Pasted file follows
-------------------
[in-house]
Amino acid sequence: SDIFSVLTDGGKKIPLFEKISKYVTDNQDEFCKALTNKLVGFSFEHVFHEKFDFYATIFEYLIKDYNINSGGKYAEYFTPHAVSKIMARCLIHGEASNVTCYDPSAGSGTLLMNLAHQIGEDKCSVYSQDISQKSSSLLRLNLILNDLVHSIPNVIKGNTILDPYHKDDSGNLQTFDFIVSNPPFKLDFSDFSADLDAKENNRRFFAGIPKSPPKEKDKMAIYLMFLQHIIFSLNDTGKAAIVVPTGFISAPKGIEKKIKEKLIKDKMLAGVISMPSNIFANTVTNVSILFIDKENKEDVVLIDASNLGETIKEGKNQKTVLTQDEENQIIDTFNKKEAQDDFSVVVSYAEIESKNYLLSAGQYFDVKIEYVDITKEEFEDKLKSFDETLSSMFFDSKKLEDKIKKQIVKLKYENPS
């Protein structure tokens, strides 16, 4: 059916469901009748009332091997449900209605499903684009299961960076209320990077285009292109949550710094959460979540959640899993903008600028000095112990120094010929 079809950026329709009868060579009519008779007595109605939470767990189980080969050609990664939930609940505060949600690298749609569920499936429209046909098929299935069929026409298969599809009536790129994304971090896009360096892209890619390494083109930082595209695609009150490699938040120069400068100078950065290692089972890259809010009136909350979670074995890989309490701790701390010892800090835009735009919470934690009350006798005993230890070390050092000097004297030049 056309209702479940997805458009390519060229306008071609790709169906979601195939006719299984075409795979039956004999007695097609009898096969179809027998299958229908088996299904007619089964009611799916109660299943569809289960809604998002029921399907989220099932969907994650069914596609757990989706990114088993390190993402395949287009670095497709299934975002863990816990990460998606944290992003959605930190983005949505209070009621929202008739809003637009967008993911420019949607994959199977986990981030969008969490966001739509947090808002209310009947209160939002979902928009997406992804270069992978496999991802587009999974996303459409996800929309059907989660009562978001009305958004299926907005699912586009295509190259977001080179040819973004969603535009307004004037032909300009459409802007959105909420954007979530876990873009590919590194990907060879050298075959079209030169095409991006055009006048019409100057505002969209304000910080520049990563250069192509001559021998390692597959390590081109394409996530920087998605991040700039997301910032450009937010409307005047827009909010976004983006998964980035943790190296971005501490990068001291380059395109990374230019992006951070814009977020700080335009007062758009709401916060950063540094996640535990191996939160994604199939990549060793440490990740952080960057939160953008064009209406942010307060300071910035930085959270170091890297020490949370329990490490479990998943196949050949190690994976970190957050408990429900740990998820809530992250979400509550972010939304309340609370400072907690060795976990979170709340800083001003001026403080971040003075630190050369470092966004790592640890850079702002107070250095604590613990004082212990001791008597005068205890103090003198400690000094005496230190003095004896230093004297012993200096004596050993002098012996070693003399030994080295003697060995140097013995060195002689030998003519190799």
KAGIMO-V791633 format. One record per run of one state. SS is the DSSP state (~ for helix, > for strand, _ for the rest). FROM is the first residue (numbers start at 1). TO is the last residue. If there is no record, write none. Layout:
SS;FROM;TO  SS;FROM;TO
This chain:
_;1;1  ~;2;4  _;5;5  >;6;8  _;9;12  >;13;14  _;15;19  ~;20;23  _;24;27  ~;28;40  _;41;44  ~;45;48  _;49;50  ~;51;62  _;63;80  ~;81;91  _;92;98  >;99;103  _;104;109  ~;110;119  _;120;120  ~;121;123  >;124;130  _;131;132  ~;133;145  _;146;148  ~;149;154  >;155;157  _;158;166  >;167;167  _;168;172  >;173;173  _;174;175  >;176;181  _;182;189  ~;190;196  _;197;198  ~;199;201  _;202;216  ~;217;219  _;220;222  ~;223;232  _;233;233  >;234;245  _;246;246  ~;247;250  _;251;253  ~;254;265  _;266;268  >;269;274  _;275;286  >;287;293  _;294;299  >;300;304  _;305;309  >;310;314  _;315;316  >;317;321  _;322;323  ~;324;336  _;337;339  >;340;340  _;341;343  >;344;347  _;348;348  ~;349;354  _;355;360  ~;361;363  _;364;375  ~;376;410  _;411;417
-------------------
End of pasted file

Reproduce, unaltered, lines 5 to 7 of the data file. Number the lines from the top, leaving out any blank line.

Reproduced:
SS;FROM;TO  SS;FROM;TO
This chain:
_;1;1  ~;2;4  _;5;5  >;6;8  _;9;12  >;13;14  _;15;19  ~;20;23  _;24;27  ~;28;40  _;41;44  ~;45;48  _;49;50  ~;51;62  _;63;80  ~;81;91  _;92;98  >;99;103  _;104;109  ~;110;119  _;120;120  ~;121;123  >;124;130  _;131;132  ~;133;145  _;146;148  ~;149;154  >;155;157  _;158;166  >;167;167  _;168;172  >;173;173  _;174;175  >;176;181  _;182;189  ~;190;196  _;197;198  ~;199;201  _;202;216  ~;217;219  _;220;222  ~;223;232  _;233;233  >;234;245  _;246;246  ~;247;250  _;251;253  ~;254;265  _;266;268  >;269;274  _;275;286  >;287;293  _;294;299  >;300;304  _;305;309  >;310;314  _;315;316  >;317;321  _;322;323  ~;324;336  _;337;339  >;340;340  _;341;343  >;344;347  _;348;348  ~;349;354  _;355;360  ~;361;363  _;364;375  ~;376;410  _;411;417